at beautiful Buckfast Abbey

Brand new choir, Antiphon, has announced its first concert date and venue. ‘A Concert for Advent’ will be held at Buckfast Abbey on Saturday December the 3rd at 7.30pm and will feature works from Lauridsen, Tallis, Whitacre, Warlock and Gabriel Jackson among others.

Conductor, Matthew Cann, said: “I am really excited about this new venture! Antiphon was set up by myself, David Acres and Michael Vian Clark, because we felt that there was an opening for a smaller, professional ensemble drawn from across the whole of the UK. We wanted to perform some music which you don’t often hear, and give a fresh interpretation to some that you do.”

He continued: “We are thrilled to be able to call the beautiful surroundings of Buckfast Abbey our home, and feel that this inspirational place is perfect to perform these wonderful pieces.”

Tickets are available for ‘A Concert for Advent’ at £14 in advance or £16 on the door. For further information, please email

telephone: 07961 320663

Full details of the concert at Buckfast Abbey on Saturday 3 December:


Plainsong: 'Rorate Coeli'
William Byrd: 'Rorate Coeli'
1. Advent antiphon - 'O Sapienti'
Gabriel Jackson: 'I look from afar'
Neil Cox: 'O Maria Vernans Rosa'
(Neil Cox is Musical Director at Lancing College in Sussex)
2. Advent antiphon - 'O Adoni'
Francis Poulenc: 'Salve Regine'
Thomas Tallis: 'Videte Miraculum'
3. Advent antiphon - 'O Radix Jesse'
Morten Lauridsen: O Magnum Mysterium
4. Advent antiphon - 'O Clavis David'


5. Advent antiphon - 'O Oriens'
Henrik Gorecki: 'Totas Tuas'
6. Advent antiphon - 'O Rex Gentium'
Robert Parsons: 'Ave Maria'
Eric Whitacre: 'Lux Aurumque'
7. Advent antiphon - 'O Emmanuel'
Kenneth Leighton: 'Lully, lulla, thou little tiny child'
8. Advent antiphon - 'O Virgo Virginem'
Gabriel Jackson: 'Tomorrow go ye forth'
Peter Warlock: 'Benedicamus Domino' (1918)
("Glory, praise, God is made both man and immortal")
Thomas Tallis: 'Te Lucis Ante Terminum'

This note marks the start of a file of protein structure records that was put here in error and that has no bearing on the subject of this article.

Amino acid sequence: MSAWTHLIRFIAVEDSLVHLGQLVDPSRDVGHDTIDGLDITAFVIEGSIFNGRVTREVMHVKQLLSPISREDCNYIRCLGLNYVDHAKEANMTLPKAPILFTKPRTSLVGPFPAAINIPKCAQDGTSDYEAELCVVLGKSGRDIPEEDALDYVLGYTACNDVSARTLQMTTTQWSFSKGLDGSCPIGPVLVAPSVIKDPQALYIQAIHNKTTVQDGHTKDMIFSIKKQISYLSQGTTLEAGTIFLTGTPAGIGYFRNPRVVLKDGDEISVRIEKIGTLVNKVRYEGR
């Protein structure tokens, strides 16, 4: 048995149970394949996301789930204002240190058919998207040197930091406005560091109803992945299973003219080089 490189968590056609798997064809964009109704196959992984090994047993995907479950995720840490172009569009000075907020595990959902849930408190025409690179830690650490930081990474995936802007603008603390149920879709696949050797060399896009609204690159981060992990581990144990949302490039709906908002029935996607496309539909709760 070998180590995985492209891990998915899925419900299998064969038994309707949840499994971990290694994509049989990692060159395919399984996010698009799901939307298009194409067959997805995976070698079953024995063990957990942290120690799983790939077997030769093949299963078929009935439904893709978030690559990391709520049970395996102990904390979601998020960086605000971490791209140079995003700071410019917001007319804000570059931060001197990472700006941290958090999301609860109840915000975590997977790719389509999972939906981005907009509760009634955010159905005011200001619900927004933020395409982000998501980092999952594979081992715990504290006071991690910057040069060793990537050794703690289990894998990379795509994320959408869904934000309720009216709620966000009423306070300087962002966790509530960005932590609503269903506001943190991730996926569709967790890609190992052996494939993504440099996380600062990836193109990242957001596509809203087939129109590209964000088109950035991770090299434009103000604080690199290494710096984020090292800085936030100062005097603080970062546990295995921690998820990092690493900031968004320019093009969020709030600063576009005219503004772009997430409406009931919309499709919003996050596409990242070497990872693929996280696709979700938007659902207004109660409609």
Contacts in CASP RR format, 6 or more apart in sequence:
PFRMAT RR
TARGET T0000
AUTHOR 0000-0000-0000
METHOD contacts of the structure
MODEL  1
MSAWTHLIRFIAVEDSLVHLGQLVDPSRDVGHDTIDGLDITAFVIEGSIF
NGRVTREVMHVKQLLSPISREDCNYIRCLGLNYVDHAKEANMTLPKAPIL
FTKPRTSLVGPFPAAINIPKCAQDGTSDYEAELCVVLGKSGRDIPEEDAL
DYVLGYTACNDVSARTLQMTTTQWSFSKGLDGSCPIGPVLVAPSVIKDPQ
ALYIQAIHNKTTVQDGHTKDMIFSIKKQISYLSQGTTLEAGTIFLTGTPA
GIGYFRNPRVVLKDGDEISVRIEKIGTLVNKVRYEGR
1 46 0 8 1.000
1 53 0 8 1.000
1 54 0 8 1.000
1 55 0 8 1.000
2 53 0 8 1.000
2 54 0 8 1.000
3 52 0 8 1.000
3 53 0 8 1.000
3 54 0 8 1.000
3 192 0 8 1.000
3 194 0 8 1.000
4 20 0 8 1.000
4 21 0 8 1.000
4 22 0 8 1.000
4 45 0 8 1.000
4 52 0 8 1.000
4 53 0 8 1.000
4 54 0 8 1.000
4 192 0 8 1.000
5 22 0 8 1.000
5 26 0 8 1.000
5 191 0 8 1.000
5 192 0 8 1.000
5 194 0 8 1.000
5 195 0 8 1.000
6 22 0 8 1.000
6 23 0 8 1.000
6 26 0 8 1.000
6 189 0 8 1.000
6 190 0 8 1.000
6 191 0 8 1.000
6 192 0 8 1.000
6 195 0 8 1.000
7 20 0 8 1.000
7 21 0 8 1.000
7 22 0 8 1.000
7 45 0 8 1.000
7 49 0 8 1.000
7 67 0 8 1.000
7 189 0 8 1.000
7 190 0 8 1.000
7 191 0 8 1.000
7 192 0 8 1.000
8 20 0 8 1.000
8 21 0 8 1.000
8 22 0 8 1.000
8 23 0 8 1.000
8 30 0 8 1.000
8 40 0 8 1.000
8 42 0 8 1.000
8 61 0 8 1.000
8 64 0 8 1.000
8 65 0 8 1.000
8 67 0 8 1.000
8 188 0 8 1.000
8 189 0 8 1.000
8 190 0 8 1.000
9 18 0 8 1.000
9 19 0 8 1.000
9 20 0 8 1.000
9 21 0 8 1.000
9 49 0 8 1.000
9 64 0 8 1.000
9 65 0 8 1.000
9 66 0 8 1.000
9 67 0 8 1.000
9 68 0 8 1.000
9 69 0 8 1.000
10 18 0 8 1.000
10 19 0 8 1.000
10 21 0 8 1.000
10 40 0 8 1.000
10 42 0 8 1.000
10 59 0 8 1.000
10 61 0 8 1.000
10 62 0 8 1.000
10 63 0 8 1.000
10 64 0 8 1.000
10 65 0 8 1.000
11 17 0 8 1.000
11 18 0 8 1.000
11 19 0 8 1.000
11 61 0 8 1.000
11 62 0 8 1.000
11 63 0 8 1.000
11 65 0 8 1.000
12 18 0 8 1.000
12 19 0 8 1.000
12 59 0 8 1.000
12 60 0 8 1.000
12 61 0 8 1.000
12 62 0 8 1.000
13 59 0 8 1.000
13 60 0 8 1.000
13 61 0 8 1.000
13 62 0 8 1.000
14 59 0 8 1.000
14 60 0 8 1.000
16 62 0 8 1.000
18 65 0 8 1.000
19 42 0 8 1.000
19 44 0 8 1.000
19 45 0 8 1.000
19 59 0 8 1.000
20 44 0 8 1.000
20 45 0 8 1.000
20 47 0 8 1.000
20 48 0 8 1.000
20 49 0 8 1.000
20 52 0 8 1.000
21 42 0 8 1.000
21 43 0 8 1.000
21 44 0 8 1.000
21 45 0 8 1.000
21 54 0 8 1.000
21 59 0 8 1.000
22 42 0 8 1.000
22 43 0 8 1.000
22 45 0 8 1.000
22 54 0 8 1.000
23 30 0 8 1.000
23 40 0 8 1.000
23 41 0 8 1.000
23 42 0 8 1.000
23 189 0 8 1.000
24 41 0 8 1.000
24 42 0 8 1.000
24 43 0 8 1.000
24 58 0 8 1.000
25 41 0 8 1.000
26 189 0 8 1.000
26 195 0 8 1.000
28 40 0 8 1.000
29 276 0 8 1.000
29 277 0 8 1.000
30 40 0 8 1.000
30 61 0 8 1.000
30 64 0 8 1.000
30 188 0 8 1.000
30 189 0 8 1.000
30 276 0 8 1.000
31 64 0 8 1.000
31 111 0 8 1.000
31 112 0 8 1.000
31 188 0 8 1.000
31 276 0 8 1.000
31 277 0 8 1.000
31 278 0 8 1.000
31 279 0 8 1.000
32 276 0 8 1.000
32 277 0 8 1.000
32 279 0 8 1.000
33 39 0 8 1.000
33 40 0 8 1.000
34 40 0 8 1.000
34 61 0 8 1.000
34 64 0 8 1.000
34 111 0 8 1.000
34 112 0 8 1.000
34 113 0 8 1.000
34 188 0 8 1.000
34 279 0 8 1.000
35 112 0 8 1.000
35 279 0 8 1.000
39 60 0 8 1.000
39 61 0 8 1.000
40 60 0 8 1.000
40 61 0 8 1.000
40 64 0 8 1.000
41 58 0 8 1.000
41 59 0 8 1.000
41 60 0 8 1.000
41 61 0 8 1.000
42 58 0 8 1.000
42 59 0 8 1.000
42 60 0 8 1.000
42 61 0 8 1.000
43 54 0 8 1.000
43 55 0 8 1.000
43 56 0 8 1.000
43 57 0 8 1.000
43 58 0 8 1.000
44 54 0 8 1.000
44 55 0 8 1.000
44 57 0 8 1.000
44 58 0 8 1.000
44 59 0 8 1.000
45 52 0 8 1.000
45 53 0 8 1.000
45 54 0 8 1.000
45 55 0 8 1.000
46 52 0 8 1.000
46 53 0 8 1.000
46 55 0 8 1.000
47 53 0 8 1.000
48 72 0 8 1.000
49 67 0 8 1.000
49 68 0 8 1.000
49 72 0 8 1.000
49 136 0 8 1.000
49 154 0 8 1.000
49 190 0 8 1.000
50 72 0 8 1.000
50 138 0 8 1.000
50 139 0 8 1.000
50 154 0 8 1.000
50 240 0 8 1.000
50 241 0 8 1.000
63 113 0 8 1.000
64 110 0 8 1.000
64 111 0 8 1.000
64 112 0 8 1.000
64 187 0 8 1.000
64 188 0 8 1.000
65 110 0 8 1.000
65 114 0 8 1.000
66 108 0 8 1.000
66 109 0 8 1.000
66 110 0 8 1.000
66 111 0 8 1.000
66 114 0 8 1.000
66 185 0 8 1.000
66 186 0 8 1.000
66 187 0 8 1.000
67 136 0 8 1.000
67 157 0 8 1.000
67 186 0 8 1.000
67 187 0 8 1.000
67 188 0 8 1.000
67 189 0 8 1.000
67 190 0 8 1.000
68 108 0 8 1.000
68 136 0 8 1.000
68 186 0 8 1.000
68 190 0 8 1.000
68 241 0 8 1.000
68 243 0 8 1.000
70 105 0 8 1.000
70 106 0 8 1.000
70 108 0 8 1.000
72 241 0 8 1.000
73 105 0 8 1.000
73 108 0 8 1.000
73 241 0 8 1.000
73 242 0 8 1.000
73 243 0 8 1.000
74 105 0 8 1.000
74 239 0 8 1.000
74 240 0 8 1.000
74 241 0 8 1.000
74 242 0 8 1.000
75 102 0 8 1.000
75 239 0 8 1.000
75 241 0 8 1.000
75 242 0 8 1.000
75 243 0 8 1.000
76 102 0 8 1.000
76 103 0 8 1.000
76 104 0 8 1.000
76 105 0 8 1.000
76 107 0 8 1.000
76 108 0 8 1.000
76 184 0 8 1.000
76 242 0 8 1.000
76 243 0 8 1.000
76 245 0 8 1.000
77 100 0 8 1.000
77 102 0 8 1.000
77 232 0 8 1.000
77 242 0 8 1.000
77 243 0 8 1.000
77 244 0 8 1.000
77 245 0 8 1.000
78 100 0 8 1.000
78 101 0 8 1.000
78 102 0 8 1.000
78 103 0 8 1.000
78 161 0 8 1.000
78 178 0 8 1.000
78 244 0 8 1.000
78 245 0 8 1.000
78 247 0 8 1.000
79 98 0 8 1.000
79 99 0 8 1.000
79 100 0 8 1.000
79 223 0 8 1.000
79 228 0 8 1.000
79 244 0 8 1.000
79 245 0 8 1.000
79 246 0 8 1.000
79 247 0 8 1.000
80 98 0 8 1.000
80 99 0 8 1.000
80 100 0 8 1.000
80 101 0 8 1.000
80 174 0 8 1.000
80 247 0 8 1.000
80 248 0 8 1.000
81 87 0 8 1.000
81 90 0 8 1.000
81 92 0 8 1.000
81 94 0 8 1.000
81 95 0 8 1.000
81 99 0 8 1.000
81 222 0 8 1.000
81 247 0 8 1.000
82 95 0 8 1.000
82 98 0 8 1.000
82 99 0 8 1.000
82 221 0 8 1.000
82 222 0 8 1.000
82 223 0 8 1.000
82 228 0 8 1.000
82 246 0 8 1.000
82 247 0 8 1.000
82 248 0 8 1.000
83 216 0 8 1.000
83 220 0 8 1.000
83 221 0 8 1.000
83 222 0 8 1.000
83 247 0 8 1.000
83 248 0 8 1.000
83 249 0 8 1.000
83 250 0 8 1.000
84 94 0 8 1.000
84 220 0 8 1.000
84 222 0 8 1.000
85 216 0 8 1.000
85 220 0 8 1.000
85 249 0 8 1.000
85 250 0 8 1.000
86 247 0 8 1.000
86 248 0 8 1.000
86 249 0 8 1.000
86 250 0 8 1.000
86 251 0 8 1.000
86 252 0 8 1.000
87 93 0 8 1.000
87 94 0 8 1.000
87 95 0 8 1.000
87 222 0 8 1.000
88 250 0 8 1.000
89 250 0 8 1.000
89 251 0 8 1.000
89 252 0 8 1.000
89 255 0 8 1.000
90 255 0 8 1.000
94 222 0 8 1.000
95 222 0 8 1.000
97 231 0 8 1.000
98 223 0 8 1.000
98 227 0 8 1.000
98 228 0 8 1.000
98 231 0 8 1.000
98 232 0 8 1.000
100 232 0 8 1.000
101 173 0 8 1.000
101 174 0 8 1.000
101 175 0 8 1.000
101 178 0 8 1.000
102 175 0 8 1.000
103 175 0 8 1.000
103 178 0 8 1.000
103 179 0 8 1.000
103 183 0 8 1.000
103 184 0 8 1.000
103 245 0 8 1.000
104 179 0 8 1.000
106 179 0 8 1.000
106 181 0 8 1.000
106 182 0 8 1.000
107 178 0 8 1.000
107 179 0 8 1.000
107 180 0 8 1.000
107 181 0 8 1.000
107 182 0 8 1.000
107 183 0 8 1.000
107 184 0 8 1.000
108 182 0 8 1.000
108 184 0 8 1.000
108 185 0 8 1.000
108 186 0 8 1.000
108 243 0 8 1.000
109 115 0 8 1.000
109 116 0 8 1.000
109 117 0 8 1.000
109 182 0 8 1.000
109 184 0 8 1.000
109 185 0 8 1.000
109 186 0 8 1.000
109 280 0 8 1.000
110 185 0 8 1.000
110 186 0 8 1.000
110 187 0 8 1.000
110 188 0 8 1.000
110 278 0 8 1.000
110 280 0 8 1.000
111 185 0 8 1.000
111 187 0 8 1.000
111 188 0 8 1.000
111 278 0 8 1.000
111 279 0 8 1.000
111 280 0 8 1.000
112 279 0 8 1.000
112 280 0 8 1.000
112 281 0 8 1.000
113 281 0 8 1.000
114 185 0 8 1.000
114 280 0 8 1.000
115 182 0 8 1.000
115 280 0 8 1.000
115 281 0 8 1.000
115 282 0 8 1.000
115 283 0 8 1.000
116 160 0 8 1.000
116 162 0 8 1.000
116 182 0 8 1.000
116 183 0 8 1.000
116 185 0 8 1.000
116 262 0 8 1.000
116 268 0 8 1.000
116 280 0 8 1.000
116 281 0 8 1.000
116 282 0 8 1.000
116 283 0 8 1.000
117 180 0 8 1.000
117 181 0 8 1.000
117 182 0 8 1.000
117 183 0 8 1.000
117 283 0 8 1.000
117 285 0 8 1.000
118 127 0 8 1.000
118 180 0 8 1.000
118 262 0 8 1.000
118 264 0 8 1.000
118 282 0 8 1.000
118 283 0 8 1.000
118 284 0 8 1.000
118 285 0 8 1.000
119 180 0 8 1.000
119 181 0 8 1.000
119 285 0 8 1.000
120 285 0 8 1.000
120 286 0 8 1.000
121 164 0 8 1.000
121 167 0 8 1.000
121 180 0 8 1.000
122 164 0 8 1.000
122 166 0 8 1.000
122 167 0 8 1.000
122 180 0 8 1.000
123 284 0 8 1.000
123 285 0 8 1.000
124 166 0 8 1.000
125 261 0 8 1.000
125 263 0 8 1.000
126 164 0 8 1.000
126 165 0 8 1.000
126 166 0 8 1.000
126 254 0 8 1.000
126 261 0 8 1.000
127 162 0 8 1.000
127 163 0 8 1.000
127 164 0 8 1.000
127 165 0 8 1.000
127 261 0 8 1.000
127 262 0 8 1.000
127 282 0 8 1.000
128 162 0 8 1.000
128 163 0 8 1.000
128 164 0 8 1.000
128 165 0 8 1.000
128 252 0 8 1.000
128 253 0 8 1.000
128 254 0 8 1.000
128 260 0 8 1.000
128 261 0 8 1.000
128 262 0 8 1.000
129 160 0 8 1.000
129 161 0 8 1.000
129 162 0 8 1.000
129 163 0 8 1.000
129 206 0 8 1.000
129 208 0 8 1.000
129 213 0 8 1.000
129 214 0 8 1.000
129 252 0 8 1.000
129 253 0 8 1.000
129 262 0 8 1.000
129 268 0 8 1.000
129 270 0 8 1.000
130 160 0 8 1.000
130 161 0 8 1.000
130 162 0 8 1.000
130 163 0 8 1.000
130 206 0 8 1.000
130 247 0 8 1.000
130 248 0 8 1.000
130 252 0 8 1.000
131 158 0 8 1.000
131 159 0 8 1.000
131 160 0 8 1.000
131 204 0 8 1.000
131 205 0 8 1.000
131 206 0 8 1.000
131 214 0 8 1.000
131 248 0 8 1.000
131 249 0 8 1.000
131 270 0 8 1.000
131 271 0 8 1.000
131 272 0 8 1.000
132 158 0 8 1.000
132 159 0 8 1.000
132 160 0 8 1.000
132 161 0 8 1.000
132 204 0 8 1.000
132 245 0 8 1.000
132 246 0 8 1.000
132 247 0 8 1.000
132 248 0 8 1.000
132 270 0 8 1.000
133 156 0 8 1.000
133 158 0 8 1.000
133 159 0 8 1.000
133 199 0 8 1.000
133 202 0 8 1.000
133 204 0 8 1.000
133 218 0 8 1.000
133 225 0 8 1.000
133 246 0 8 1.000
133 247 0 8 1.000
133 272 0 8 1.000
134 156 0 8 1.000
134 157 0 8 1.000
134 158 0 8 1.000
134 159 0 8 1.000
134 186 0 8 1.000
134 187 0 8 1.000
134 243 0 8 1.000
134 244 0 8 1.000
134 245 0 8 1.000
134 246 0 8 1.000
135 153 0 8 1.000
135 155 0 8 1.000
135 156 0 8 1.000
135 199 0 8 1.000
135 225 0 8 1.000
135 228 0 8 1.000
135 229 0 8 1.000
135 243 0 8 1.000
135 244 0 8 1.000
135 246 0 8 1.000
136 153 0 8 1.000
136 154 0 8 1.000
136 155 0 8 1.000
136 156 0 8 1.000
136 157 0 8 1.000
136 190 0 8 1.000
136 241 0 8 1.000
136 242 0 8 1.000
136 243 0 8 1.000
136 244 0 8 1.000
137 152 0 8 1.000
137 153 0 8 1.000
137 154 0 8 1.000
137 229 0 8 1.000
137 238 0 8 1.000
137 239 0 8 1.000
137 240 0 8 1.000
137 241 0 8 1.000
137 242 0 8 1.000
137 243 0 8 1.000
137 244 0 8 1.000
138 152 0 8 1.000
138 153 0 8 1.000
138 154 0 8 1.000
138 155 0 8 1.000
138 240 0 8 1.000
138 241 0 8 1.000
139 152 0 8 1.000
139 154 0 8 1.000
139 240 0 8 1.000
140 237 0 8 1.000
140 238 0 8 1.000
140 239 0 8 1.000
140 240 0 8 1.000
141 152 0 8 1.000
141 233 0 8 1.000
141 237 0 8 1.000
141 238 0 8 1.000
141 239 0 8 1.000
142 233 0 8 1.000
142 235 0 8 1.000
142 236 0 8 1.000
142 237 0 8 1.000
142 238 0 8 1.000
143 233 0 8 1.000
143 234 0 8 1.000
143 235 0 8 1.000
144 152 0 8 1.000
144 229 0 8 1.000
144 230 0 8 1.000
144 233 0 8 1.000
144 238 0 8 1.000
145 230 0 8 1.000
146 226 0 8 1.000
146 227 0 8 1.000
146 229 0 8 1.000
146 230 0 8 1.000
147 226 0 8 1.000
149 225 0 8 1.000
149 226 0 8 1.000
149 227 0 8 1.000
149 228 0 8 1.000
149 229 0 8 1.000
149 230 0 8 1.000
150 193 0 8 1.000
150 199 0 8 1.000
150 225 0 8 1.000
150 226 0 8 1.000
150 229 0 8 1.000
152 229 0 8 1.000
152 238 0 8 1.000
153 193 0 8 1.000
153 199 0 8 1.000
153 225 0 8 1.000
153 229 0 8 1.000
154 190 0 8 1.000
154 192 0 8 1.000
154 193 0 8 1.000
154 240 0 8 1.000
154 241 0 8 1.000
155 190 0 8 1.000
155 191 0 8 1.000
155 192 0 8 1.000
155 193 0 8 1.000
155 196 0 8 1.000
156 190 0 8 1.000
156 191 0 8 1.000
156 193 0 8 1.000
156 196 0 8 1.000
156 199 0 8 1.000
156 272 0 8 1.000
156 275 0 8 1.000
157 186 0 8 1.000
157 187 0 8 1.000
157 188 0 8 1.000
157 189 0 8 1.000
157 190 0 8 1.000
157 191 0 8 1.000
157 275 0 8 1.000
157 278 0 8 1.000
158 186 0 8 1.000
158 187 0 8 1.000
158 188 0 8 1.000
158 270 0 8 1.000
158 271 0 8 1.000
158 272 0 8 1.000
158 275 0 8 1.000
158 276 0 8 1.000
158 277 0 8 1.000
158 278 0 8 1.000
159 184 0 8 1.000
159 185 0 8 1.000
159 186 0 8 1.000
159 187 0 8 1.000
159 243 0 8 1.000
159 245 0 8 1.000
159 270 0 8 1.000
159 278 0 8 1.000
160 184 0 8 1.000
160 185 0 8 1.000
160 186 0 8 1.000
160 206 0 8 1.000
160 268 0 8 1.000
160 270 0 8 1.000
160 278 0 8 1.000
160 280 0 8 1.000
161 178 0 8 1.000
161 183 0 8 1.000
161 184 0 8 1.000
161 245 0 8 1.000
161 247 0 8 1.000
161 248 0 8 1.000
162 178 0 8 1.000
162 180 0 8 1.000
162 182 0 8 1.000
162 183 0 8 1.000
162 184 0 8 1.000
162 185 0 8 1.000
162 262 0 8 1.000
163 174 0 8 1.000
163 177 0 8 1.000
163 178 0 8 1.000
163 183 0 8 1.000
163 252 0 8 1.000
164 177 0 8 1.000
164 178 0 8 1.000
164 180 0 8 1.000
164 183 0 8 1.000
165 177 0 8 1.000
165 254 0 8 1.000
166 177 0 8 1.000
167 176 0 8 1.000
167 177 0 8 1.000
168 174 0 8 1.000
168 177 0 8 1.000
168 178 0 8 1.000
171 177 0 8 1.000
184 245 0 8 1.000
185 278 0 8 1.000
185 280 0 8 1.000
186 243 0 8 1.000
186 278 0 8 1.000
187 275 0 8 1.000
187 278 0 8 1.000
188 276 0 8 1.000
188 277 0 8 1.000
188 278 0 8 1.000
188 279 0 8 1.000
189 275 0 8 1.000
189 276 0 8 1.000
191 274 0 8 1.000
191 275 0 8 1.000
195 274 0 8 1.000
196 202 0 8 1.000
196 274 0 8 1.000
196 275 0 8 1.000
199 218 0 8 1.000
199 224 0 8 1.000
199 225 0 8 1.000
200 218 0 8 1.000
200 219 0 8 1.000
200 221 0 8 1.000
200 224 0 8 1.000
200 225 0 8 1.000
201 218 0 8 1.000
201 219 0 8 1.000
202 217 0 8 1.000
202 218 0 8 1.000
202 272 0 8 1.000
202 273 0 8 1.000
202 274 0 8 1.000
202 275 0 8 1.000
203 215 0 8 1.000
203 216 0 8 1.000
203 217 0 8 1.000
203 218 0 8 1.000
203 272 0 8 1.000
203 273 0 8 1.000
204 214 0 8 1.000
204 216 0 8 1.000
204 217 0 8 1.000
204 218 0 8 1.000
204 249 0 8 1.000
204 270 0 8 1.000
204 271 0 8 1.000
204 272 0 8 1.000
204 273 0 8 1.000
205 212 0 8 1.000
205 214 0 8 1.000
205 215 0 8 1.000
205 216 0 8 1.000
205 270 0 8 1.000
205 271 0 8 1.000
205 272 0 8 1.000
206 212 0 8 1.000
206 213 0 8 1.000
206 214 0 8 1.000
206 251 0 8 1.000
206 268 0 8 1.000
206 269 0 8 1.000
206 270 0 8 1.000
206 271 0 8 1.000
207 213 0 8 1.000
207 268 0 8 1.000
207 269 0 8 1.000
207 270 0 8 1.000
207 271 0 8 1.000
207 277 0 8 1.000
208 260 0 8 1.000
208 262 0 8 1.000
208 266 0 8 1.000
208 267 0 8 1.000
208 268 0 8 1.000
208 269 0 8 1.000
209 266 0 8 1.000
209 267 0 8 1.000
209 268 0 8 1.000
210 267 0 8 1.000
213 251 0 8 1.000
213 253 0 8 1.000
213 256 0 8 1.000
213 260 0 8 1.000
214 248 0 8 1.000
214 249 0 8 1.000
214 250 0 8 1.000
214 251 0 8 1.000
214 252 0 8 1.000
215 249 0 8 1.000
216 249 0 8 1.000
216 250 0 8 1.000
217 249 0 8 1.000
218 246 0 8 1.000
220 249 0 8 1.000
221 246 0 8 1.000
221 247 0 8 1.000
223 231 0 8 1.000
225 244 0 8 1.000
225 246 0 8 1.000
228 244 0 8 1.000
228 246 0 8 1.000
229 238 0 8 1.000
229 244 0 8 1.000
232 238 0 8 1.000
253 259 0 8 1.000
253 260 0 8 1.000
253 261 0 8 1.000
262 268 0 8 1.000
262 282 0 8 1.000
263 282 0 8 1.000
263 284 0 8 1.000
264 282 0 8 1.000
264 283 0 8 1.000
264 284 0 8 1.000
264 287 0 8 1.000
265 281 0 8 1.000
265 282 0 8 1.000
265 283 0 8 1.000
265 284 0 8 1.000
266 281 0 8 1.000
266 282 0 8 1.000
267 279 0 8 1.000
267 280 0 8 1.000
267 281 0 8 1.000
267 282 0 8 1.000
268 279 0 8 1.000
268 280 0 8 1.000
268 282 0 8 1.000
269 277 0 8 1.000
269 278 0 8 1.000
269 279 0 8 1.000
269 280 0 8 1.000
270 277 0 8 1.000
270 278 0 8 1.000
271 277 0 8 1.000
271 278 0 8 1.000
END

What a fabulous programme of choral music - an exciting and memorable evening!!

Monday, 21 November 2011

Classical Journey Tuesday 22 November

The third week of November has seen an explosion of musical talent in Exeter and Devon. The English Touring Opera have been at the Northcott Theatre to perform three very accessible operas in English translation - in addition to three choral concerts at other venues. The Bournemouth Symphony Orchestra made their second visit to the new-look University Great Hall for an evening of 'Greatest Hits' - Rossini, Grieg, Tchaikovsky and Bizet. Ballet Theatre UK performed Hans Christian Anderson's 'The Snow Queen' at the Barnfield Theatre - only to be replaced by Clare Martin and Richard Rodney Bennett for Irving Berlin Jazz at the same venue the following night. Exeter Festival Chorus performed John Rutter's 'Gloria' at Exeter Cathedral. The Voces Renaissance Choir sang the last of their four glorious recitals in memory of Thomas Luis de Victoria (died 1611) at Buckfast Abbey. On a smaller scale, but equally talented were organ recitals by Alex West and John Scarfe, and a magnificent double performance of Marc-Antoine Charpentier's 'Te Deum' (and more) by the Clyst Valley Choral Society.

Before the next 'Classical Journey', on Tuesday 6th December, there is even more wonderful music coming our way. On Wednesday this week mezzo-soprano Dorothy Ferrier will give a lunchtime song recital at Glenorchy Church in Exmouth - and Baritone Alex Poulton will perform Franz Schubert's 'Winterreise' at St Mary Arches Church in Exeter in the evening. On the same evening there will be a world première of New York composer Annie Gosfield's 'Floating Messages and Fading Frequencies' at Dartington Great Hall. Annie herself will be performing with her trio. (She plays 'sampler keyboard' while Roger Kleier plays electric guitar and Chris Cutler plays percussion.) They will be joined by the Danish 'Athelas Sinfonietta' for this extraordinary piece inspired by wartime communications between British Intelligence and the French Resistance Movement. There will also be a performance of Karsten Fundal's 'resistance' theme 'Flame & Citron' and Annie's signature tune 'EWA7' in which she uses her sampler to recreate 'the music of industry'.

Thursday night is very special. Exeter University Director of Music, Marion Wood, who presented the 'Classical Journey' with such unparalleled erudition and style in July this year, returns to Exeter Cathedral to conduct the Exeter Music Group Symphony Orchestra. Also returning to Exeter by popular demand is the wonderful Roumanian pianist Alexandria Dariescu. Alexandria will join the orchestra to play Tchaikovsky's First Piano Concerto - a stunning piece, and the perfect choice of soloist. The orchestra will also play Igor Stravinsky's shocking and technically brilliant 'Rite of Spring'. Certainly an evening to remember - and not to be missed!